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Geologists find oldest, largest meteorite impact structure
Laboratory Equipment
The world's largest and oldest meteorite impact structure has been discovered through research on the formation of gold deposits in Western Australia's Eastern Goldfields. Located in the eastern Yilgarn, the Watchorn Impact Structure is 560 km in diameter at its widest point and estimated to be more than 2.6 billion years old.

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INDUSTRY NEWS


Second-highest Myanmar peak may actually be highest
The Associated Press via Las Vegas Sun
Mount Gamlang, long thought of as Myanmar's second-highest peak, may actually be the highest. A U.S.-Myanmar team climbed Gamlang, measured at 19,140 feet in 1925. Using a GPS device, the team measured the peak at 19,258 feet. Digital elevation data also indicate that the peak of Mount Hkakabo, previously measured at 19,295 feet, may have been overestimated.
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Geologizing with Doctor Who
Scientific American
Nov. 23, 1963 the first episode of the British science-fiction television program "Doctor Who" was broadcast. The series follows the adventures of the "Doctor," last survivor of the Time Lords. In his 50 years long history the abilities of the Doctor to manipulate space and time made physicists and astronomers alike speculate about the science behind Doctor Who. But what about the geology as depicted in the series?
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Print your own dinosaur bones
DOTmed.com
Ever dream of holding a sauropod skull in your hand? New imaging and printing technology may soon give the public unprecedented access to millions of fragile, rare fossils. 3-D printing has already received plenty of press for making anything from guns to bionic ears to guitars. But it also has broad applications for paleontologists, geologists and other researchers who handle rare artifacts.
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TRENDING ARTICLES
Missed last week's issue? See which articles your colleagues read most.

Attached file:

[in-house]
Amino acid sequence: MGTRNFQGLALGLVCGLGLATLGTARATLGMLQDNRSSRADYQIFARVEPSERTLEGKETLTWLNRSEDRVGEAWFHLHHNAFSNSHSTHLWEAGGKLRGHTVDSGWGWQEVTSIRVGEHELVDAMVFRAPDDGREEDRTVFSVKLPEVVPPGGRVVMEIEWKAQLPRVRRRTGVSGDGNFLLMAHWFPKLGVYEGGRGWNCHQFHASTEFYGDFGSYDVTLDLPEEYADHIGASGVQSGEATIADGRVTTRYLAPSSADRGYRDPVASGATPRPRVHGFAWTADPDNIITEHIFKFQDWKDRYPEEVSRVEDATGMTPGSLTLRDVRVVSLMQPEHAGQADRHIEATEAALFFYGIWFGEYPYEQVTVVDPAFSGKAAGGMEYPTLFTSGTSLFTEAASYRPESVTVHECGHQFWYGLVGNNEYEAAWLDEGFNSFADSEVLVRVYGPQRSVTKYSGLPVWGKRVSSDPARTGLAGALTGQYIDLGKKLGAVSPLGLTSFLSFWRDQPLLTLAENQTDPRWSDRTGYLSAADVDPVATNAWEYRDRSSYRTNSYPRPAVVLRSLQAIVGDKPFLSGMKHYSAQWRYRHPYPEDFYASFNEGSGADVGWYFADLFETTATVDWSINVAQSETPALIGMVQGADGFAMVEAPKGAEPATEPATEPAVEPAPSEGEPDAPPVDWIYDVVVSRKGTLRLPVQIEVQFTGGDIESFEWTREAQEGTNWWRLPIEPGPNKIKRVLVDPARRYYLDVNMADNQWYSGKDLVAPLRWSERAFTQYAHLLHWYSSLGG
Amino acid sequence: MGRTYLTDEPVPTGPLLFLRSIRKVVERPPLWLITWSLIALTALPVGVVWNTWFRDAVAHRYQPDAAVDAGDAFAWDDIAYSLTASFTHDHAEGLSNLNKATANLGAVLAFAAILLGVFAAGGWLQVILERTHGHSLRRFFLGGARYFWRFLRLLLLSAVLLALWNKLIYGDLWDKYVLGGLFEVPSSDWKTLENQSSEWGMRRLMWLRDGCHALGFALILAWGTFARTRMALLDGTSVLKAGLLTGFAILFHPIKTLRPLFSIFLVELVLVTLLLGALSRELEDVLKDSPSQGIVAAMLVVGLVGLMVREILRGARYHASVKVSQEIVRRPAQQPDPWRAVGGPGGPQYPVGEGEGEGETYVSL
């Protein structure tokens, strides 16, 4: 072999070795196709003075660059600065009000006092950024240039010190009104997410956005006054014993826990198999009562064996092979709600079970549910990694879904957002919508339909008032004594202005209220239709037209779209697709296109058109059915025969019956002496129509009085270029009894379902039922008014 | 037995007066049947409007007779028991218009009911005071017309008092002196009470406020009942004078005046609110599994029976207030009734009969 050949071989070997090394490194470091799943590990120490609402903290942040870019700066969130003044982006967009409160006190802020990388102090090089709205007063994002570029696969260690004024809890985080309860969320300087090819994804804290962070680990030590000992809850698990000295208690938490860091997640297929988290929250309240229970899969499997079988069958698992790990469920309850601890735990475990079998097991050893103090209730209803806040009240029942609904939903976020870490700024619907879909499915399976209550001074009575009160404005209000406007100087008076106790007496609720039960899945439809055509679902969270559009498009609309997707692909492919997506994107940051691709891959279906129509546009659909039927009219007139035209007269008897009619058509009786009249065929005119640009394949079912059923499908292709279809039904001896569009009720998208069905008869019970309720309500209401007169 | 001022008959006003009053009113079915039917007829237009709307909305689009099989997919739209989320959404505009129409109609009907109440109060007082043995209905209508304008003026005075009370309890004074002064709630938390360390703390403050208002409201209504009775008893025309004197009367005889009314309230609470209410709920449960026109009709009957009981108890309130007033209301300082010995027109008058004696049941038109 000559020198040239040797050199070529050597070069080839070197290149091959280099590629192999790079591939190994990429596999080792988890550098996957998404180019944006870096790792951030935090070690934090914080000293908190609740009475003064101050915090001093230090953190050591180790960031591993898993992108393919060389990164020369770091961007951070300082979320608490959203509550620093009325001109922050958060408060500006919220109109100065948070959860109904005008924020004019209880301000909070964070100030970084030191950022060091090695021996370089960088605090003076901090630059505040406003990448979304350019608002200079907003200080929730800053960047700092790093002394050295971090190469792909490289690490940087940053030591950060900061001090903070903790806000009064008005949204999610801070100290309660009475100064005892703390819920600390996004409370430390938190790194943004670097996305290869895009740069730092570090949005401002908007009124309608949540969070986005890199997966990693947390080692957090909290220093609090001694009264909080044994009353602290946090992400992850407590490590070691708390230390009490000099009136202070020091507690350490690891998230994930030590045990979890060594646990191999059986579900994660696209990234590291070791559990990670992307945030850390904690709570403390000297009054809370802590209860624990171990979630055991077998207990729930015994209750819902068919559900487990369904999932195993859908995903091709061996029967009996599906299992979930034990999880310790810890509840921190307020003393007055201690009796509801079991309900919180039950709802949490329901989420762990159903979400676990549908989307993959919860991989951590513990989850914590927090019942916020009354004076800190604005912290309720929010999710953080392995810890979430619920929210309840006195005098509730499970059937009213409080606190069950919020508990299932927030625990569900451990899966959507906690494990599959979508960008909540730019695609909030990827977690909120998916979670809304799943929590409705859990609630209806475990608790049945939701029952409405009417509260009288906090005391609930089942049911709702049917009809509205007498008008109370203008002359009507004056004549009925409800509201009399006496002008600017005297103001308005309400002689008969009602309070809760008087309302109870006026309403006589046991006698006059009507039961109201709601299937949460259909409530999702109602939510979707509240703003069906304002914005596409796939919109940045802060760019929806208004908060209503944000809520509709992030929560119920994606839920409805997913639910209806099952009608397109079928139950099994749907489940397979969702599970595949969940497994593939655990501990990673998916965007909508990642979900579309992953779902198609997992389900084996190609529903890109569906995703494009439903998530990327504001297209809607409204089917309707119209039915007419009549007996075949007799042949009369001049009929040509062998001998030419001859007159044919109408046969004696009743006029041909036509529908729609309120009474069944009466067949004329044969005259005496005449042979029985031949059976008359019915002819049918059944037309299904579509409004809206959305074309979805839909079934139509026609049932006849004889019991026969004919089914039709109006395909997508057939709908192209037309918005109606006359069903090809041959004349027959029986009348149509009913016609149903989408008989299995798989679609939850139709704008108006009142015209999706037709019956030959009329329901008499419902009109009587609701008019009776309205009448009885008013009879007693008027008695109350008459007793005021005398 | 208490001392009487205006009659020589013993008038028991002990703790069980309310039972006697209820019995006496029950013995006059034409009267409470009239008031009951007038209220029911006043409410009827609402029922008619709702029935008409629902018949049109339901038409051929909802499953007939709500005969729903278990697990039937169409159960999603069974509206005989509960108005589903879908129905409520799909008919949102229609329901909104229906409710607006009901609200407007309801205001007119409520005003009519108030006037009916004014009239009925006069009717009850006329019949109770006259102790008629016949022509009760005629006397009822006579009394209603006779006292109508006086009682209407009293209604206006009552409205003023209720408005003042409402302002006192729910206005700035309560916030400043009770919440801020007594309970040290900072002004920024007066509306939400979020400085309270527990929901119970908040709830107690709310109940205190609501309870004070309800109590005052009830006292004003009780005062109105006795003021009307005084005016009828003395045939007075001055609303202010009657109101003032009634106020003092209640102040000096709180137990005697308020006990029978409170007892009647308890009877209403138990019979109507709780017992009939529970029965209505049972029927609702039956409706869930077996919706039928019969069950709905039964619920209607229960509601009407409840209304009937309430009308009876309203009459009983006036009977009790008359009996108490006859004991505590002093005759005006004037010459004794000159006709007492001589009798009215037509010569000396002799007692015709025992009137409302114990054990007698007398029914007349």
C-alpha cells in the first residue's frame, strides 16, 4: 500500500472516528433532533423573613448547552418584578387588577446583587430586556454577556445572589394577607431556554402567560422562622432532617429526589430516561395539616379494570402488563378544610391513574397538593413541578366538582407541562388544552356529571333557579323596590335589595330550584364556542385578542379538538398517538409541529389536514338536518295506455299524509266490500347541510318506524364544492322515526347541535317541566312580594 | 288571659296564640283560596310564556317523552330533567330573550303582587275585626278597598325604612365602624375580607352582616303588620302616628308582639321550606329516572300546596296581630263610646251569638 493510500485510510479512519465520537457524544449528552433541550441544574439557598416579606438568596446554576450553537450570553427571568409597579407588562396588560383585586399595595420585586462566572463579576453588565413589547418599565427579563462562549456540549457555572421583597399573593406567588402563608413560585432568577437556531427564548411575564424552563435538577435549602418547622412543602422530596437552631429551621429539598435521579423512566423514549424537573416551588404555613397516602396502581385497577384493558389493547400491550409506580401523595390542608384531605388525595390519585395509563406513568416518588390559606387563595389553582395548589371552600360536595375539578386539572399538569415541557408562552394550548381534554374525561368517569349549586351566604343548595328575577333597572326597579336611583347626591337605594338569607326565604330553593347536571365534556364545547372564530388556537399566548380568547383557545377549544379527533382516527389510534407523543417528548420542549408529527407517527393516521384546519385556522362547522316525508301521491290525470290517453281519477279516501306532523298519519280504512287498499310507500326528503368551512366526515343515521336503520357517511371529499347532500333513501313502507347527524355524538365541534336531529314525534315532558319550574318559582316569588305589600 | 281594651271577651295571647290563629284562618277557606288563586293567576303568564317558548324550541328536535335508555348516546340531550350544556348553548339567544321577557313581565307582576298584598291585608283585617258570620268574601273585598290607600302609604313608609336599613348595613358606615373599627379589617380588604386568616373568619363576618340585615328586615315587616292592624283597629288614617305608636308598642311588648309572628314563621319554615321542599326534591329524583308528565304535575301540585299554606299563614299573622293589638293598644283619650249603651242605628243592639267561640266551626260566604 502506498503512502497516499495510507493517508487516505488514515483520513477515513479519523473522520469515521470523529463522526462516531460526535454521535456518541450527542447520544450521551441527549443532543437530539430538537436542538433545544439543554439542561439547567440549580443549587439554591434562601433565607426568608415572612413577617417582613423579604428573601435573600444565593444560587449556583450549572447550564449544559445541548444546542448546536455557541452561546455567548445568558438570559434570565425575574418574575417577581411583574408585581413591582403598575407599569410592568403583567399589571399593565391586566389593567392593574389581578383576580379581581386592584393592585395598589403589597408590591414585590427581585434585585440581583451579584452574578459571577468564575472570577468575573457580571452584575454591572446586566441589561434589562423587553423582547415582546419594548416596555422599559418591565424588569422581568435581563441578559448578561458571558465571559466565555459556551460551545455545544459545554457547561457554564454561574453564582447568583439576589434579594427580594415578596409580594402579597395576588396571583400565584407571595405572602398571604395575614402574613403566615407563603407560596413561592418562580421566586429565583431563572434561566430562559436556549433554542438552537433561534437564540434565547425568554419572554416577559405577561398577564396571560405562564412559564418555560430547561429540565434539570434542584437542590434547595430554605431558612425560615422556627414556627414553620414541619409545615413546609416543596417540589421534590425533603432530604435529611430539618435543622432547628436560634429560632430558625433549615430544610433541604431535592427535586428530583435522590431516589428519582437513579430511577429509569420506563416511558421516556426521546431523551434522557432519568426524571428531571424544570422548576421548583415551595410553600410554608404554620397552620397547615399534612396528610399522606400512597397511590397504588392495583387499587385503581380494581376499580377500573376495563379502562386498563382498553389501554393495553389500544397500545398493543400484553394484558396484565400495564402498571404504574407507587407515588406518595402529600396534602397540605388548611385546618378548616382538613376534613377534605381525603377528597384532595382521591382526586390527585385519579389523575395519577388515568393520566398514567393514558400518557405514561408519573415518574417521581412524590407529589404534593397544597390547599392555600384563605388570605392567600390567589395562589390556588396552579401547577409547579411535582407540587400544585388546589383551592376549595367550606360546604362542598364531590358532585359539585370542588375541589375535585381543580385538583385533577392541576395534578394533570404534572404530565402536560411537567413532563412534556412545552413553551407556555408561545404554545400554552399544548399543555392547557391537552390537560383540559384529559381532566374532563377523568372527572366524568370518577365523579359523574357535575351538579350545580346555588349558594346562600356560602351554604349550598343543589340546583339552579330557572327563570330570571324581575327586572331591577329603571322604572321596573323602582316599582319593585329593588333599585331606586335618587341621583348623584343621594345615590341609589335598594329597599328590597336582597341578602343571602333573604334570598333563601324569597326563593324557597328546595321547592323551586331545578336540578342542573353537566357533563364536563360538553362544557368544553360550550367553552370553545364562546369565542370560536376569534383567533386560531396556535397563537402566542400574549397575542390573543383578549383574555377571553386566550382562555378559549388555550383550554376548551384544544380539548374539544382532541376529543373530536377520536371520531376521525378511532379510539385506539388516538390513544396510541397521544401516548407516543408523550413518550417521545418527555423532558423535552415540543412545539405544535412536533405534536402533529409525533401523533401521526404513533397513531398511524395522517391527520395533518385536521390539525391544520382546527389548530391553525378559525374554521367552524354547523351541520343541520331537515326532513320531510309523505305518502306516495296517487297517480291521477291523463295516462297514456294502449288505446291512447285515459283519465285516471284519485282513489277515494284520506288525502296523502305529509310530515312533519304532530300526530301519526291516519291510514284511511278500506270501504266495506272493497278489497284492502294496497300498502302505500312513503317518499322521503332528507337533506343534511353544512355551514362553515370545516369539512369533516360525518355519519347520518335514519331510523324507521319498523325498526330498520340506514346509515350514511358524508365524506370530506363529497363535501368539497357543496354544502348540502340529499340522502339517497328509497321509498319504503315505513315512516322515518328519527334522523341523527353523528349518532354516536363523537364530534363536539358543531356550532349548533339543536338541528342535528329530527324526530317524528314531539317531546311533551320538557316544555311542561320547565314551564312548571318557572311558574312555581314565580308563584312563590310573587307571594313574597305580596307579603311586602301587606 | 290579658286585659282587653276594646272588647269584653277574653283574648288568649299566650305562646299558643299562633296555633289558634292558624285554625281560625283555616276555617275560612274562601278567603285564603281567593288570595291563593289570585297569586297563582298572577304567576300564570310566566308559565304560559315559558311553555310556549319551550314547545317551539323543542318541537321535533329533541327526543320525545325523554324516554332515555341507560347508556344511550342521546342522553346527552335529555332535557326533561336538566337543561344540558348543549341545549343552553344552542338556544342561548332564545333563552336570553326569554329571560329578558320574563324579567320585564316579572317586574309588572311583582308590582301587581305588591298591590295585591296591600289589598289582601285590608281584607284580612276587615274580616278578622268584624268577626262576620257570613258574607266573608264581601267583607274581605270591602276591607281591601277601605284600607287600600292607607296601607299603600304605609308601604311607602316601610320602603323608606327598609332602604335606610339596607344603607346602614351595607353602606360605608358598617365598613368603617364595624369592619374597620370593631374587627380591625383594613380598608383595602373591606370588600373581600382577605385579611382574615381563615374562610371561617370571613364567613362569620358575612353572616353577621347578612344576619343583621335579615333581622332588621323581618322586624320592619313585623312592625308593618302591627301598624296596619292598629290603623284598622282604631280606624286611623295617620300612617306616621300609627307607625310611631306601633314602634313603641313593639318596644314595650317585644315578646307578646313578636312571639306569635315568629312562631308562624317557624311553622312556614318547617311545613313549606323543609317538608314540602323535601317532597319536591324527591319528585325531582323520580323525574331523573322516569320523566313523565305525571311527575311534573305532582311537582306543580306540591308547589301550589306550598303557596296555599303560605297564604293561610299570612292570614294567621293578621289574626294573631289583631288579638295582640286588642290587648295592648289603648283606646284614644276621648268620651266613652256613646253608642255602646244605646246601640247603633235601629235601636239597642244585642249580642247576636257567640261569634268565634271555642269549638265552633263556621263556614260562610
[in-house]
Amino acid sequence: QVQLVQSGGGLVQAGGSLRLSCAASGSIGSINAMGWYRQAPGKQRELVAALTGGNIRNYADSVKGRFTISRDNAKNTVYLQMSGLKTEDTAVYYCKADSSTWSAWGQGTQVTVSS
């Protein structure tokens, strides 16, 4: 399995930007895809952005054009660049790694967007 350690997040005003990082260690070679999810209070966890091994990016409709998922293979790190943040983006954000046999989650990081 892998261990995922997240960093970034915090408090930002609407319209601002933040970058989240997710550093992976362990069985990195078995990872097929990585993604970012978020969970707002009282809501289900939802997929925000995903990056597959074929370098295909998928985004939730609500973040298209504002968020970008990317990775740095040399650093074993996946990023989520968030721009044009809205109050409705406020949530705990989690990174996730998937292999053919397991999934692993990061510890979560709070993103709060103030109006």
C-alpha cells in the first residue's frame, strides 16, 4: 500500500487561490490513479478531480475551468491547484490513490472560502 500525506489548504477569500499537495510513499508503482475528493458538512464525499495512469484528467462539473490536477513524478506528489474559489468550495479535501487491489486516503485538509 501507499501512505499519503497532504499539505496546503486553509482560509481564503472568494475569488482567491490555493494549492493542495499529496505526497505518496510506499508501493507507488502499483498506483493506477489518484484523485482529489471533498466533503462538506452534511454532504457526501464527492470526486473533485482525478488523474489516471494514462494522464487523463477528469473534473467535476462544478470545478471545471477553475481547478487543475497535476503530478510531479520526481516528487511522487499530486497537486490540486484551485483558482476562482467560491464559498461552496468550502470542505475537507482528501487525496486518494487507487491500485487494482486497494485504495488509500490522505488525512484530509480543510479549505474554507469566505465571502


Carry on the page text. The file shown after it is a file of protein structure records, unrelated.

Solid profession: Geologists in demand as shale plays surge (Houston Chronicle)
Evidence of 3.5-billion-year-old bacterial ecosystems may be earliest sign of life on Earth (Fox News)
Breakthrough: The Accidental Discovery That Revolutionized American Energy (The Atlantic)
Solid profession: Geologists in demand as shale plays surge (Houston Chronicle)

Don't be left behind. Click here to see what else you missed.


The ancient Martian rock that fell to Earth
Popular Mechanics
NWA 7533 traveled a long way to get into the lab of Munir Humayun at Florida State University. The ancient meteorite was recovered in 2011 after its long interplanetary journey. Soon the space rock was sold off to a collectors in the United States and France, but eventually a sample found its way into Humayun's hands. Once he got a look at it, Humayun knew he had something rare.
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Study preps mission to Martian moon
The Brown Daily Herald
A recent study by University geologists will help inform a Russian mission to the Martian moon, Phobos. The mission, which is planned to launch mid-2020, will be the first to return with deep-space material, including material from Mars and will potentially answer questions about Phobos' origin.
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Sinkhole maps will show Florida's vulnerability
WLRN-TV
Florida is susceptible to sinkholes because so much of its landscape sits on rocks that dissolve easily, such as limestone. The Florida Geological Survey is building a map to show the risk of sinkholes around the state. The project is the result of what happened last year after Tropical Storm Debby.